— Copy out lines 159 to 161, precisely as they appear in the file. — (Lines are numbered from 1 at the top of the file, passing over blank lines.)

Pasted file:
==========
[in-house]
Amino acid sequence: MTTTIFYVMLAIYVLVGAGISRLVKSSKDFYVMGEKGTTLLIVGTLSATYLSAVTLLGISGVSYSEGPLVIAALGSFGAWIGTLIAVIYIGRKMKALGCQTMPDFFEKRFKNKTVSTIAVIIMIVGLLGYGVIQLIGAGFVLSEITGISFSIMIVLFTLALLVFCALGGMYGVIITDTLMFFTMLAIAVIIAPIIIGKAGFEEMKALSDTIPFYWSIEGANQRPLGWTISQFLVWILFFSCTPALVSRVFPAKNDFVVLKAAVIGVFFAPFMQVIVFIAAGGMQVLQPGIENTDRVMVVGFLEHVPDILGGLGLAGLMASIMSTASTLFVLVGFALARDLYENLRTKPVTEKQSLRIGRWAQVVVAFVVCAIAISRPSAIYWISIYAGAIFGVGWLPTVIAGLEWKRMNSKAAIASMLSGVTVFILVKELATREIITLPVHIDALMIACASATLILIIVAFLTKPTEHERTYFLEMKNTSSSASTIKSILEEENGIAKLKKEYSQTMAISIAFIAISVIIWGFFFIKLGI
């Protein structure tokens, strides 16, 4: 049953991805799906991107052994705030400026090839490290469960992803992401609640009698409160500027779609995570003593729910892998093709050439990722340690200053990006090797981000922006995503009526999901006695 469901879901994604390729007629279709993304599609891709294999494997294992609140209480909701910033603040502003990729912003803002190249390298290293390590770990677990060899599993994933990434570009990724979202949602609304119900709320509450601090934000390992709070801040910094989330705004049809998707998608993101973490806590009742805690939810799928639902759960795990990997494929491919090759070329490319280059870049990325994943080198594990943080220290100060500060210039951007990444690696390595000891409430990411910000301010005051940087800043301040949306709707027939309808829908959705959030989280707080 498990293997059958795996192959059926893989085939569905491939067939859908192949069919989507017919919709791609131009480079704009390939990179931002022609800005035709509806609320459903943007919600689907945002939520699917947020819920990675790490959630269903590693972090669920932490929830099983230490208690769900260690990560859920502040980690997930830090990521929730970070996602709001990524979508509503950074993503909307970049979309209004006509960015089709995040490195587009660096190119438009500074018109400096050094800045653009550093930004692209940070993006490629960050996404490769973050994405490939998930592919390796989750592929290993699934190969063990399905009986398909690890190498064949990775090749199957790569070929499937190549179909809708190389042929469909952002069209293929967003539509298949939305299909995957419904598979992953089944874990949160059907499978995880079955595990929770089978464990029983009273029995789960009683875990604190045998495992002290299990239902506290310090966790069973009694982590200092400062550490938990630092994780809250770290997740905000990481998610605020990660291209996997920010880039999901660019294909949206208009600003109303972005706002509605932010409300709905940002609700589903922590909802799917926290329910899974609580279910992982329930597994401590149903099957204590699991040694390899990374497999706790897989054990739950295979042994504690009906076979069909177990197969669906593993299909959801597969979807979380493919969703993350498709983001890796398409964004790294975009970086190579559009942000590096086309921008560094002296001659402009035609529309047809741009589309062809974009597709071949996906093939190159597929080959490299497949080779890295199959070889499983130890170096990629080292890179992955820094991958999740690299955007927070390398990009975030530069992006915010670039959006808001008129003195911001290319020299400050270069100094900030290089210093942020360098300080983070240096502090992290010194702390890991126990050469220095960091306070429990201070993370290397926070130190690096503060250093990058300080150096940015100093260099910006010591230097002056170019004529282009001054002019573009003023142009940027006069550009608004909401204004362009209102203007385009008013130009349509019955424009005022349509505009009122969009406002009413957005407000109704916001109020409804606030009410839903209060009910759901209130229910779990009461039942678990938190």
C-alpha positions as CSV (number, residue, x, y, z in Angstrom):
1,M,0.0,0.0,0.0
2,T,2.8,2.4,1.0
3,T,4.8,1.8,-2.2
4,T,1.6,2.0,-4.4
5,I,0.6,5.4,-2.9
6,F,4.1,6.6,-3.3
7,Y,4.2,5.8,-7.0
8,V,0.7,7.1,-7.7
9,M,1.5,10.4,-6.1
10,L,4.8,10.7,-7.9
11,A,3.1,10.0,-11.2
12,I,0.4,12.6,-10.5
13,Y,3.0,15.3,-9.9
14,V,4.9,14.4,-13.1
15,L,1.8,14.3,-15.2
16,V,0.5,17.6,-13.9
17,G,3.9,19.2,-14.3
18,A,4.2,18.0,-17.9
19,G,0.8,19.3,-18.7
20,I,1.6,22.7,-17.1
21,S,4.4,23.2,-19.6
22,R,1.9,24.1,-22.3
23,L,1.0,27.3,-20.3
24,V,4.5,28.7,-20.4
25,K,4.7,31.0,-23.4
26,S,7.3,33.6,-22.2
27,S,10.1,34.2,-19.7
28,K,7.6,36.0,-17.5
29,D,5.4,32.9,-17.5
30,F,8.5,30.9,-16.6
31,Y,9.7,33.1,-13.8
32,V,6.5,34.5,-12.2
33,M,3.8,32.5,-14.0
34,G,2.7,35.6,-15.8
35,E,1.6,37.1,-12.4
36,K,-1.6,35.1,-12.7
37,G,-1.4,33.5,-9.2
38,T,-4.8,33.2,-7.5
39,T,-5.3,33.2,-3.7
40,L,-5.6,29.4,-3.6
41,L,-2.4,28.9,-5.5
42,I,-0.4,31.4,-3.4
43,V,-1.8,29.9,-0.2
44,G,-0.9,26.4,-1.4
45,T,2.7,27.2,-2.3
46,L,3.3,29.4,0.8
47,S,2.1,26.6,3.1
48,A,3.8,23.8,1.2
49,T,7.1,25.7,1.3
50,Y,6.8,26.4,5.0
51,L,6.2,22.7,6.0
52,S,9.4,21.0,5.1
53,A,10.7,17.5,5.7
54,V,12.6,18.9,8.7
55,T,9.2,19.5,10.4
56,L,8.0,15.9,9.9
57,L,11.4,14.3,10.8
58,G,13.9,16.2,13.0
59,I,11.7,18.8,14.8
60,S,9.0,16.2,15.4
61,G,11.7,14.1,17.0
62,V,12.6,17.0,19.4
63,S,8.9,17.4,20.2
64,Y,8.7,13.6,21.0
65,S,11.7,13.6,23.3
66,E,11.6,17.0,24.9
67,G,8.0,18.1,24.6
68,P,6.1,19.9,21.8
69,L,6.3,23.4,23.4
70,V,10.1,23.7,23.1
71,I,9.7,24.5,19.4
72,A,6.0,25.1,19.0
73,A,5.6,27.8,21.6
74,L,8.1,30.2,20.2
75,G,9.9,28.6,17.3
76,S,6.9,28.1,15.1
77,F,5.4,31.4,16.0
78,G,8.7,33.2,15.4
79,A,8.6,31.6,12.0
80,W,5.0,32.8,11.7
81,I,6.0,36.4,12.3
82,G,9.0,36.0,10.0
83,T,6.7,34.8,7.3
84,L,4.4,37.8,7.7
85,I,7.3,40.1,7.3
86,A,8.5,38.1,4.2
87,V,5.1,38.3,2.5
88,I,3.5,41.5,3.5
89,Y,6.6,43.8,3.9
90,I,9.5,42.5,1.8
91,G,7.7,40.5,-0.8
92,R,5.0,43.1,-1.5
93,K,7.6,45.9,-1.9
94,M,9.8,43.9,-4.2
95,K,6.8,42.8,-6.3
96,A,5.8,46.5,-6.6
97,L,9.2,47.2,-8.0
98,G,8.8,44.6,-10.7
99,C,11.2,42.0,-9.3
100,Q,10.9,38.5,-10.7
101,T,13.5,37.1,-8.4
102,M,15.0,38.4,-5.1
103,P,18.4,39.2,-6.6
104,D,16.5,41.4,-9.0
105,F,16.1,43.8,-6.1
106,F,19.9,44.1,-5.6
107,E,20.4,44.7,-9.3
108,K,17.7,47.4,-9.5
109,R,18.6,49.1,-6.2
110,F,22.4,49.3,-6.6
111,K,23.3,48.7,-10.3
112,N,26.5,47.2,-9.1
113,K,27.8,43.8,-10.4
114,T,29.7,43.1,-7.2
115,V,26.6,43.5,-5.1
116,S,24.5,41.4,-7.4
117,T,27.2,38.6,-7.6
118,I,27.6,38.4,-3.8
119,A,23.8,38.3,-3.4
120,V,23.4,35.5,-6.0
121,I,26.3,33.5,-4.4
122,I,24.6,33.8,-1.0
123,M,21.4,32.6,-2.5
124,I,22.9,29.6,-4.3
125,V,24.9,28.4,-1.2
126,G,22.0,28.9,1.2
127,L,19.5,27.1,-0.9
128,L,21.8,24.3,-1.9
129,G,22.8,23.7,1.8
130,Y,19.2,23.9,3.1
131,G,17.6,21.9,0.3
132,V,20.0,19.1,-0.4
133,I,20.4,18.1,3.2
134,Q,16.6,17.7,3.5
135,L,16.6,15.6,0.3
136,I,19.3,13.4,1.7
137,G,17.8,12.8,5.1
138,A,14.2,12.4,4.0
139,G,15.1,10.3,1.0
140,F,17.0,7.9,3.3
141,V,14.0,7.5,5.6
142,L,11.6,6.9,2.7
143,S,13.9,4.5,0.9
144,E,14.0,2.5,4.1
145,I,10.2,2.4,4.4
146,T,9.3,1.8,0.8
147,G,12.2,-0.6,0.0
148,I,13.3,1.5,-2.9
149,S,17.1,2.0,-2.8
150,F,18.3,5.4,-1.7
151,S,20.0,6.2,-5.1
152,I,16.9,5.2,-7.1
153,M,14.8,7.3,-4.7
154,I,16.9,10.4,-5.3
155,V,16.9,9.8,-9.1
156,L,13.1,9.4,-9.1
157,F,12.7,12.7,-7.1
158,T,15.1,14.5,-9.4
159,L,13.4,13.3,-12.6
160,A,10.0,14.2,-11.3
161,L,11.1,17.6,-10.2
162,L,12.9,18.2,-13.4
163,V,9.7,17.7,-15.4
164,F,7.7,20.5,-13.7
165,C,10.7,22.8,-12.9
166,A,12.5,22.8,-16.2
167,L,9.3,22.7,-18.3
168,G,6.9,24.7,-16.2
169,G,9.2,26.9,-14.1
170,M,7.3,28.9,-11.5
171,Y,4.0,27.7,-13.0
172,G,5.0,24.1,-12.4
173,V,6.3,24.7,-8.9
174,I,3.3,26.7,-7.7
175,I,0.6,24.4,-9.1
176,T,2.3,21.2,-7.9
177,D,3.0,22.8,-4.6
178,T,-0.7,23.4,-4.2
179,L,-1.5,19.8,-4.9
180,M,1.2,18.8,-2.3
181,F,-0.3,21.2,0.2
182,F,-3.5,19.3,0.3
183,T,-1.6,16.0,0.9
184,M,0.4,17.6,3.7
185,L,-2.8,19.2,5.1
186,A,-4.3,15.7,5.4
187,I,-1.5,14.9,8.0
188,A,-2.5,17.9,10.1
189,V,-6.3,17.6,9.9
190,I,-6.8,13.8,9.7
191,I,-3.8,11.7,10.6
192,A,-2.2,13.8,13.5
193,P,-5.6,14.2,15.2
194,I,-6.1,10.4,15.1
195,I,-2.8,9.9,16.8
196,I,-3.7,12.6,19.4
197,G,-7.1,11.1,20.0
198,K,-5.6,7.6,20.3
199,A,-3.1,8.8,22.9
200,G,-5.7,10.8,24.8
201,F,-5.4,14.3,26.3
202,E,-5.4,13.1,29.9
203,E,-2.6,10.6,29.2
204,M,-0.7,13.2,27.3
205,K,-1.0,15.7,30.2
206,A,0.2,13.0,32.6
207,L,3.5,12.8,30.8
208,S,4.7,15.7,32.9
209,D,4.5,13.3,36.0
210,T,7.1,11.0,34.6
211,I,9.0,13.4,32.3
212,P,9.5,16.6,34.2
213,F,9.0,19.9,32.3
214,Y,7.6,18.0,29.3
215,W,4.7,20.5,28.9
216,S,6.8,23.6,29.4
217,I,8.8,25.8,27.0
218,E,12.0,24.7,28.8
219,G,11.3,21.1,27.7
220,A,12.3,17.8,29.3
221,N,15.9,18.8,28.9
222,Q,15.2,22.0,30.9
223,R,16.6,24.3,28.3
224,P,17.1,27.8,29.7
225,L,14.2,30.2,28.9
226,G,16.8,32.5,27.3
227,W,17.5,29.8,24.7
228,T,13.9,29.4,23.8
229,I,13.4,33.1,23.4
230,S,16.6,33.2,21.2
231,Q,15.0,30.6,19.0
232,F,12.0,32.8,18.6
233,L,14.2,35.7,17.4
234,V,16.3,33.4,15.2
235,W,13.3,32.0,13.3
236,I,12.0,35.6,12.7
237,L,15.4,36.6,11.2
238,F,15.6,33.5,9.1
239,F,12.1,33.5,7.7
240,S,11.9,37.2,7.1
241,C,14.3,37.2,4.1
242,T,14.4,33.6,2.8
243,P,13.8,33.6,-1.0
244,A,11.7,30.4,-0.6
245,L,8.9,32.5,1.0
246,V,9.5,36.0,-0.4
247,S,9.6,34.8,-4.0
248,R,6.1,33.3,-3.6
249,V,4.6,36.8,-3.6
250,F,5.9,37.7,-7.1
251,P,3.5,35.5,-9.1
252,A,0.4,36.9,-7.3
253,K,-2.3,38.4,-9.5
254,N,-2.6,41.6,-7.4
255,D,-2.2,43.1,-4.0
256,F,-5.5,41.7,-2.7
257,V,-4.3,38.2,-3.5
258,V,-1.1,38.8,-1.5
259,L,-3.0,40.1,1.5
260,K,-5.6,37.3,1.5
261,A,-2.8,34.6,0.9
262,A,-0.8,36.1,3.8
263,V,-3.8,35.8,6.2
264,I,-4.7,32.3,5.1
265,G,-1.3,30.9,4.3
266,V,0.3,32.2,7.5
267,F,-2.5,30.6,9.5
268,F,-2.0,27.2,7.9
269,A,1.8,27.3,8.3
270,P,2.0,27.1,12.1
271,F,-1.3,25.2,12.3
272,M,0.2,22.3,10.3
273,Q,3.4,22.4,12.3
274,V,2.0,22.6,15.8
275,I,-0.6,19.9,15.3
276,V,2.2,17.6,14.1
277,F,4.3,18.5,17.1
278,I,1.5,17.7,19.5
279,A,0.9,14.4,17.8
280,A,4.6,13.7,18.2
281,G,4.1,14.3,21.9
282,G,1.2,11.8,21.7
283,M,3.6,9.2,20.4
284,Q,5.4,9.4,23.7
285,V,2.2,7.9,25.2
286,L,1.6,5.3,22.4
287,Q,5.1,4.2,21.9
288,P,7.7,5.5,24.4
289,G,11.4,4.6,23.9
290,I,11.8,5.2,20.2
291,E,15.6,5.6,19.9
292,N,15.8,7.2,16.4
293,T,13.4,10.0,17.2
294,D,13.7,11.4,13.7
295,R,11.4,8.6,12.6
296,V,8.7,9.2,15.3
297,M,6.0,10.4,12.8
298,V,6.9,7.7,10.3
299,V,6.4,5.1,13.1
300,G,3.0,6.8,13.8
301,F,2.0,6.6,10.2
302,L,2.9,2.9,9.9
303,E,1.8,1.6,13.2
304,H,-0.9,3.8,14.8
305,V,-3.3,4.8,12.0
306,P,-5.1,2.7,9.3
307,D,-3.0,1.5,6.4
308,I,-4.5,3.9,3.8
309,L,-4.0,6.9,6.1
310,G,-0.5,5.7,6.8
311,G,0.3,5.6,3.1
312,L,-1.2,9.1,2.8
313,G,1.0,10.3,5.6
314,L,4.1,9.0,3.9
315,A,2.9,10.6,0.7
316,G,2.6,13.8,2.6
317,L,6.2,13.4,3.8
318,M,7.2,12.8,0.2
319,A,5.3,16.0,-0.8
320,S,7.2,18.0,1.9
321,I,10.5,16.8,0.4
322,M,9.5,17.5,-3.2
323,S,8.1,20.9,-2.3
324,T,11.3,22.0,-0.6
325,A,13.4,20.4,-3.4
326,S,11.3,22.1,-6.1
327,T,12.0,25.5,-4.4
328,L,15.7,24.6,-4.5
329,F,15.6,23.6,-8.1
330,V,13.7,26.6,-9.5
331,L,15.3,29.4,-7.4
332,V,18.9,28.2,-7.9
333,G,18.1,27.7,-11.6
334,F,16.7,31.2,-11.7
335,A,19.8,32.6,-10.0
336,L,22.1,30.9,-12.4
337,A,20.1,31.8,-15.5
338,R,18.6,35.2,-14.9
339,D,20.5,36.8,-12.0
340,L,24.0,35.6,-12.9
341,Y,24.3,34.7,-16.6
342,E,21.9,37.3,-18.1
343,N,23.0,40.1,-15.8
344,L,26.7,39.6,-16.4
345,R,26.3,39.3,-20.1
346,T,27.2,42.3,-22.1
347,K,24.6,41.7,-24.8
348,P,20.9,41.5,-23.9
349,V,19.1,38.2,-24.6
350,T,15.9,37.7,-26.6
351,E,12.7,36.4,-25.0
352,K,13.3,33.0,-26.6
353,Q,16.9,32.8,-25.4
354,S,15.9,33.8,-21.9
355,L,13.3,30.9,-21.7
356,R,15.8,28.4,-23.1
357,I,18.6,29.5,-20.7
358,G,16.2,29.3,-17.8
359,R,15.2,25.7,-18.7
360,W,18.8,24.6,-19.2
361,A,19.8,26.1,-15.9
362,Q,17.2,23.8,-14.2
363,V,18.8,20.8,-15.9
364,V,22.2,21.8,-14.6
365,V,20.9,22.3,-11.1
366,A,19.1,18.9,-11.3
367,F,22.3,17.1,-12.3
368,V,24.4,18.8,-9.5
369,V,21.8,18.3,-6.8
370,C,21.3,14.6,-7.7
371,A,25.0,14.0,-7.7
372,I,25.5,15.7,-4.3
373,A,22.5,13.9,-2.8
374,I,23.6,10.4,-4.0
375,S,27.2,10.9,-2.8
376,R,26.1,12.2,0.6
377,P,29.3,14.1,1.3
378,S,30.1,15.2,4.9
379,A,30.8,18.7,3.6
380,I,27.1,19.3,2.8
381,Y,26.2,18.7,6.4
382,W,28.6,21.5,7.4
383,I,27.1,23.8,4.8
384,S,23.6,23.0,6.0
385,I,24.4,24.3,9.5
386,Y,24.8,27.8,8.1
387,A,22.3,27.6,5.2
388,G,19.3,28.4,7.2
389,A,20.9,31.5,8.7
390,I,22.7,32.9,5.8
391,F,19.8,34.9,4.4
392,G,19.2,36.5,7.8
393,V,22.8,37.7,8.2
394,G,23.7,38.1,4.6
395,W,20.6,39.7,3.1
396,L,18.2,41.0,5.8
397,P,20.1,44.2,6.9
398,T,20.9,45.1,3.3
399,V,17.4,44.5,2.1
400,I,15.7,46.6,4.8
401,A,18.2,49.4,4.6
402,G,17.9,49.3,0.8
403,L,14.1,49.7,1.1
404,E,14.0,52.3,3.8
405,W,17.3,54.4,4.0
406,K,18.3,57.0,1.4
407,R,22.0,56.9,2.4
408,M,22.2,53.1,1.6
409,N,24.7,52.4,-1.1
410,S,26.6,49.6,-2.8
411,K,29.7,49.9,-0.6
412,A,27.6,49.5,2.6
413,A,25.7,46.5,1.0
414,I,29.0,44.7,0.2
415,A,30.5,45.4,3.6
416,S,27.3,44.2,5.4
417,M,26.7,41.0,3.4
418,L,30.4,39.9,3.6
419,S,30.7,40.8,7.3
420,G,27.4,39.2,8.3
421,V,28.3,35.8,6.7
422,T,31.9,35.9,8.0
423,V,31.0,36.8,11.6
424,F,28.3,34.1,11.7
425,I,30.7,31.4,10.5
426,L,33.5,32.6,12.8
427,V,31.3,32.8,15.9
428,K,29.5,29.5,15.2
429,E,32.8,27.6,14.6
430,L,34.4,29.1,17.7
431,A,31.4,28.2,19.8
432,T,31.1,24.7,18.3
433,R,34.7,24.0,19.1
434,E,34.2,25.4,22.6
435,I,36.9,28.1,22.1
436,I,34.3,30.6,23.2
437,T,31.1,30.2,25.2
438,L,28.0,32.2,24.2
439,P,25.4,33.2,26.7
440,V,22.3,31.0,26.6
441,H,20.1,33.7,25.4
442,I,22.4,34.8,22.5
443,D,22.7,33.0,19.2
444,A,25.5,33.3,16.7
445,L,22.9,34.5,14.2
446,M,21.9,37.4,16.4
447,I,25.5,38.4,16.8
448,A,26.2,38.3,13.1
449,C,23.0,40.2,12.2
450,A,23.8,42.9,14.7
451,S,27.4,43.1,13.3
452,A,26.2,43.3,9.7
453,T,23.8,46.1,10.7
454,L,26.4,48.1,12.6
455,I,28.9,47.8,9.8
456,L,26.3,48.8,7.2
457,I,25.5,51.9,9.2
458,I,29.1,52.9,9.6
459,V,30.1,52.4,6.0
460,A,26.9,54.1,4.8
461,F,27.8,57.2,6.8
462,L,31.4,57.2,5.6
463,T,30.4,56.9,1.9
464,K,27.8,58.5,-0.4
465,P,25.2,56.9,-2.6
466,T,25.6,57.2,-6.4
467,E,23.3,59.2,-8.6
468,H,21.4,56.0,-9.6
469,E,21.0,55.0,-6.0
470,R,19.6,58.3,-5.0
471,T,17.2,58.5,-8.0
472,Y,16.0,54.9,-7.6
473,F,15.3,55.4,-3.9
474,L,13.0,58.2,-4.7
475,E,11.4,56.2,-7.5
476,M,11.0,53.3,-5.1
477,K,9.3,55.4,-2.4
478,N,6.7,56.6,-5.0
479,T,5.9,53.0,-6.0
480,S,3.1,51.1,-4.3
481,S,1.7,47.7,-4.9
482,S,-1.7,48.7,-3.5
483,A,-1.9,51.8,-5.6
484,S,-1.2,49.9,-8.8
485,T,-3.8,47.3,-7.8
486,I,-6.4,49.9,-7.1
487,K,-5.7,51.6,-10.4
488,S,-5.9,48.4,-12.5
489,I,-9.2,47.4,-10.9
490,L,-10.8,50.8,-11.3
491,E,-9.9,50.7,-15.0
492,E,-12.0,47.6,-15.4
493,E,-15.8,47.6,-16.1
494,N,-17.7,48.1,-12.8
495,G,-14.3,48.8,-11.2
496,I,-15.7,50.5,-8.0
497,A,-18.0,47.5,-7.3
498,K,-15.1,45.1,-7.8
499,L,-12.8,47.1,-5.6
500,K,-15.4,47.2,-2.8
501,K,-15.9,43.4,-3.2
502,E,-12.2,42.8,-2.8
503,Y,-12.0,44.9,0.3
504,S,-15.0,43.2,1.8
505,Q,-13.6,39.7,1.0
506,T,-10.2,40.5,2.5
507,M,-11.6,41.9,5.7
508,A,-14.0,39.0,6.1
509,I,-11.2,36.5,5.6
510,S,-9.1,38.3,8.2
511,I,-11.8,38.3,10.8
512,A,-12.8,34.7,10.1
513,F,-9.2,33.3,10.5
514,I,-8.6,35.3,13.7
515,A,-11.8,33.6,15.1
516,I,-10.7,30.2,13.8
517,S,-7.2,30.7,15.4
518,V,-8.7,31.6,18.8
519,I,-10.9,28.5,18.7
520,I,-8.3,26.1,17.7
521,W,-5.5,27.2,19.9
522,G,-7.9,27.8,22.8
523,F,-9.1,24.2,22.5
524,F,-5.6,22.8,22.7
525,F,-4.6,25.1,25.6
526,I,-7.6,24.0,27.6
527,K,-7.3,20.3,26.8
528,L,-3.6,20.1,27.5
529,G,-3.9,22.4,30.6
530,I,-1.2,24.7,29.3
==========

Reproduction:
155,V,16.9,9.8,-9.1
156,L,13.1,9.4,-9.1
157,F,12.7,12.7,-7.1